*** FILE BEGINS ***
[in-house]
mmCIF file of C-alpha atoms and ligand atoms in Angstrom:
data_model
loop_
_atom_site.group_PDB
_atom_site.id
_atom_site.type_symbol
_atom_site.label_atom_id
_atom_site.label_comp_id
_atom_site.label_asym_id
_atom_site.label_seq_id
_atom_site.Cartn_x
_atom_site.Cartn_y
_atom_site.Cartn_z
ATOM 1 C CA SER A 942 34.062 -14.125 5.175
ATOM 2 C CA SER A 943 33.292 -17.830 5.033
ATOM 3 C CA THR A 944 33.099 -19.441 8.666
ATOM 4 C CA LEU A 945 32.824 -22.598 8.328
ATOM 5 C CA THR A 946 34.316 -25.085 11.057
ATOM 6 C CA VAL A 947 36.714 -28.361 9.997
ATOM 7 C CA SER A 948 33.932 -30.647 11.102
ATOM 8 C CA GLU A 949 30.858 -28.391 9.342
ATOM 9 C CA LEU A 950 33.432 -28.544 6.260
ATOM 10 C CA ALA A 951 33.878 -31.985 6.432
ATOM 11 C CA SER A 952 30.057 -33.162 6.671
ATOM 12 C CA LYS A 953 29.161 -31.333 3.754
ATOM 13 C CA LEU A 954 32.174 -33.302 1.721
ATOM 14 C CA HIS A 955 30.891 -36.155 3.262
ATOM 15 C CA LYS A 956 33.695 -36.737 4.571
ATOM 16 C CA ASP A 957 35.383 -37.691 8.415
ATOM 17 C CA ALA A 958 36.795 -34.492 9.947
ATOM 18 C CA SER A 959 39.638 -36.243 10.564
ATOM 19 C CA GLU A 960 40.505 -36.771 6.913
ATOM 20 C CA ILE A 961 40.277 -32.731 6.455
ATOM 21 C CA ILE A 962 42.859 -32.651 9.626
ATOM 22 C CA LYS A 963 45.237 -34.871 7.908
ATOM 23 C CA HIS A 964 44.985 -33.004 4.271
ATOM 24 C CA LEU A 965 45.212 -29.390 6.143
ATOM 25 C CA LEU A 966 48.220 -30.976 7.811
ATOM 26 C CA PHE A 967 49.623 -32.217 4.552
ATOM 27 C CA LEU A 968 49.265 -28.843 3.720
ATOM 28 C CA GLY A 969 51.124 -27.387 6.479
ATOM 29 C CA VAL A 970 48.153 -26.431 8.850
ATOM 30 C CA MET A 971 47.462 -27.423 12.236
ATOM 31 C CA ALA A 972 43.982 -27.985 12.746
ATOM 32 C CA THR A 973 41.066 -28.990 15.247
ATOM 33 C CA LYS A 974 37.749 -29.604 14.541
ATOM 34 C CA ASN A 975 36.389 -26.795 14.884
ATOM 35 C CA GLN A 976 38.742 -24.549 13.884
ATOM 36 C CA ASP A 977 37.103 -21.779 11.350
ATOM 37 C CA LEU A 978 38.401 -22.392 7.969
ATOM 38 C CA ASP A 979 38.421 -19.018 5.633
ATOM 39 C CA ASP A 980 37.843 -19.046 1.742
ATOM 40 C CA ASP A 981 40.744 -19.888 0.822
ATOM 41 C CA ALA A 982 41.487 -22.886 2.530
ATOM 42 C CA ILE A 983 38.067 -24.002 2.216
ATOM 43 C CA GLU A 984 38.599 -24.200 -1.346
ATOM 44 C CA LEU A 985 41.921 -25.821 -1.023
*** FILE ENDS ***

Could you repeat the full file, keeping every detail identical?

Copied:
[in-house]
mmCIF file of C-alpha atoms and ligand atoms in Angstrom:
data_model
loop_
_atom_site.group_PDB
_atom_site.id
_atom_site.type_symbol
_atom_site.label_atom_id
_atom_site.label_comp_id
_atom_site.label_asym_id
_atom_site.label_seq_id
_atom_site.Cartn_x
_atom_site.Cartn_y
_atom_site.Cartn_z
ATOM 1 C CA SER A 942 34.062 -14.125 5.175
ATOM 2 C CA SER A 943 33.292 -17.830 5.033
ATOM 3 C CA THR A 944 33.099 -19.441 8.666
ATOM 4 C CA LEU A 945 32.824 -22.598 8.328
ATOM 5 C CA THR A 946 34.316 -25.085 11.057
ATOM 6 C CA VAL A 947 36.714 -28.361 9.997
ATOM 7 C CA SER A 948 33.932 -30.647 11.102
ATOM 8 C CA GLU A 949 30.858 -28.391 9.342
ATOM 9 C CA LEU A 950 33.432 -28.544 6.260
ATOM 10 C CA ALA A 951 33.878 -31.985 6.432
ATOM 11 C CA SER A 952 30.057 -33.162 6.671
ATOM 12 C CA LYS A 953 29.161 -31.333 3.754
ATOM 13 C CA LEU A 954 32.174 -33.302 1.721
ATOM 14 C CA HIS A 955 30.891 -36.155 3.262
ATOM 15 C CA LYS A 956 33.695 -36.737 4.571
ATOM 16 C CA ASP A 957 35.383 -37.691 8.415
ATOM 17 C CA ALA A 958 36.795 -34.492 9.947
ATOM 18 C CA SER A 959 39.638 -36.243 10.564
ATOM 19 C CA GLU A 960 40.505 -36.771 6.913
ATOM 20 C CA ILE A 961 40.277 -32.731 6.455
ATOM 21 C CA ILE A 962 42.859 -32.651 9.626
ATOM 22 C CA LYS A 963 45.237 -34.871 7.908
ATOM 23 C CA HIS A 964 44.985 -33.004 4.271
ATOM 24 C CA LEU A 965 45.212 -29.390 6.143
ATOM 25 C CA LEU A 966 48.220 -30.976 7.811
ATOM 26 C CA PHE A 967 49.623 -32.217 4.552
ATOM 27 C CA LEU A 968 49.265 -28.843 3.720
ATOM 28 C CA GLY A 969 51.124 -27.387 6.479
ATOM 29 C CA VAL A 970 48.153 -26.431 8.850
ATOM 30 C CA MET A 971 47.462 -27.423 12.236
ATOM 31 C CA ALA A 972 43.982 -27.985 12.746
ATOM 32 C CA THR A 973 41.066 -28.990 15.247
ATOM 33 C CA LYS A 974 37.749 -29.604 14.541
ATOM 34 C CA ASN A 975 36.389 -26.795 14.884
ATOM 35 C CA GLN A 976 38.742 -24.549 13.884
ATOM 36 C CA ASP A 977 37.103 -21.779 11.350
ATOM 37 C CA LEU A 978 38.401 -22.392 7.969
ATOM 38 C CA ASP A 979 38.421 -19.018 5.633
ATOM 39 C CA ASP A 980 37.843 -19.046 1.742
ATOM 40 C CA ASP A 981 40.744 -19.888 0.822
ATOM 41 C CA ALA A 982 41.487 -22.886 2.530
ATOM 42 C CA ILE A 983 38.067 -24.002 2.216
ATOM 43 C CA GLU A 984 38.599 -24.200 -1.346
ATOM 44 C CA LEU A 985 41.921 -25.821 -1.023